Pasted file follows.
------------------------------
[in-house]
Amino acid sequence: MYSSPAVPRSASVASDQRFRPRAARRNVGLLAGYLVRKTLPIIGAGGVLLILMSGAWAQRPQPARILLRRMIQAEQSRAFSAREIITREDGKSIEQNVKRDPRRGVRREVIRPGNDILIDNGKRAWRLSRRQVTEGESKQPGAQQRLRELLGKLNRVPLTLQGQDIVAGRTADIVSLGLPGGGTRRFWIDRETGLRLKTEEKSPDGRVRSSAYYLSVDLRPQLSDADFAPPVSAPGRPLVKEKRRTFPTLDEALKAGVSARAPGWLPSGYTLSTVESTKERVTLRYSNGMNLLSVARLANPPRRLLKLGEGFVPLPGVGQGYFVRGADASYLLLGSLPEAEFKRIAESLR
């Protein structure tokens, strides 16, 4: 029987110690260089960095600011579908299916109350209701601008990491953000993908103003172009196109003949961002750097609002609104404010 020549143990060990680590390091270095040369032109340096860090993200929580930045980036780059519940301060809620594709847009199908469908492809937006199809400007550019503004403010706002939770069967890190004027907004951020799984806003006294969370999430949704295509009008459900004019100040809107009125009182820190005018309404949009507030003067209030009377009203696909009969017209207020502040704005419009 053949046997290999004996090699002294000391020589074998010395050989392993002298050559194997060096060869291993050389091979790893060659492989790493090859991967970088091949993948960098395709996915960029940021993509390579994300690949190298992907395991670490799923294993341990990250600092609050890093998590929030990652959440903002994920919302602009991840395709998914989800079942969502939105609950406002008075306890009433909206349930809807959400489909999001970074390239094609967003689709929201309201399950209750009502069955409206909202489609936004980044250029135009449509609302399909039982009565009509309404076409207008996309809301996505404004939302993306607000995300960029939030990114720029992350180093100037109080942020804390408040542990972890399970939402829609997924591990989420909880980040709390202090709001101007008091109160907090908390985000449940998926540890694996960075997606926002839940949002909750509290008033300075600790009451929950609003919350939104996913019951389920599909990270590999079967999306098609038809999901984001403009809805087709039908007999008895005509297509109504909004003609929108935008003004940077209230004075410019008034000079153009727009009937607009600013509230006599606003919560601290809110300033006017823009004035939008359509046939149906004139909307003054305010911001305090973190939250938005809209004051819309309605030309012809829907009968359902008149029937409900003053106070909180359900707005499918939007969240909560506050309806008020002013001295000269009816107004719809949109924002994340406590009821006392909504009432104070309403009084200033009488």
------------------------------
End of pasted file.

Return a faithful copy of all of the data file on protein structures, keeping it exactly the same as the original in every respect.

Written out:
[in-house]
Amino acid sequence: MYSSPAVPRSASVASDQRFRPRAARRNVGLLAGYLVRKTLPIIGAGGVLLILMSGAWAQRPQPARILLRRMIQAEQSRAFSAREIITREDGKSIEQNVKRDPRRGVRREVIRPGNDILIDNGKRAWRLSRRQVTEGESKQPGAQQRLRELLGKLNRVPLTLQGQDIVAGRTADIVSLGLPGGGTRRFWIDRETGLRLKTEEKSPDGRVRSSAYYLSVDLRPQLSDADFAPPVSAPGRPLVKEKRRTFPTLDEALKAGVSARAPGWLPSGYTLSTVESTKERVTLRYSNGMNLLSVARLANPPRRLLKLGEGFVPLPGVGQGYFVRGADASYLLLGSLPEAEFKRIAESLR
């Protein structure tokens, strides 16, 4: 029987110690260089960095600011579908299916109350209701601008990491953000993908103003172009196109003949961002750097609002609104404010 020549143990060990680590390091270095040369032109340096860090993200929580930045980036780059519940301060809620594709847009199908469908492809937006199809400007550019503004403010706002939770069967890190004027907004951020799984806003006294969370999430949704295509009008459900004019100040809107009125009182820190005018309404949009507030003067209030009377009203696909009969017209207020502040704005419009 053949046997290999004996090699002294000391020589074998010395050989392993002298050559194997060096060869291993050389091979790893060659492989790493090859991967970088091949993948960098395709996915960029940021993509390579994300690949190298992907395991670490799923294993341990990250600092609050890093998590929030990652959440903002994920919302602009991840395709998914989800079942969502939105609950406002008075306890009433909206349930809807959400489909999001970074390239094609967003689709929201309201399950209750009502069955409206909202489609936004980044250029135009449509609302399909039982009565009509309404076409207008996309809301996505404004939302993306607000995300960029939030990114720029992350180093100037109080942020804390408040542990972890399970939402829609997924591990989420909880980040709390202090709001101007008091109160907090908390985000449940998926540890694996960075997606926002839940949002909750509290008033300075600790009451929950609003919350939104996913019951389920599909990270590999079967999306098609038809999901984001403009809805087709039908007999008895005509297509109504909004003609929108935008003004940077209230004075410019008034000079153009727009009937607009600013509230006599606003919560601290809110300033006017823009004035939008359509046939149906004139909307003054305010911001305090973190939250938005809209004051819309309605030309012809829907009968359902008149029937409900003053106070909180359900707005499918939007969240909560506050309806008020002013001295000269009816107004719809949109924002994340406590009821006392909504009432104070309403009084200033009488």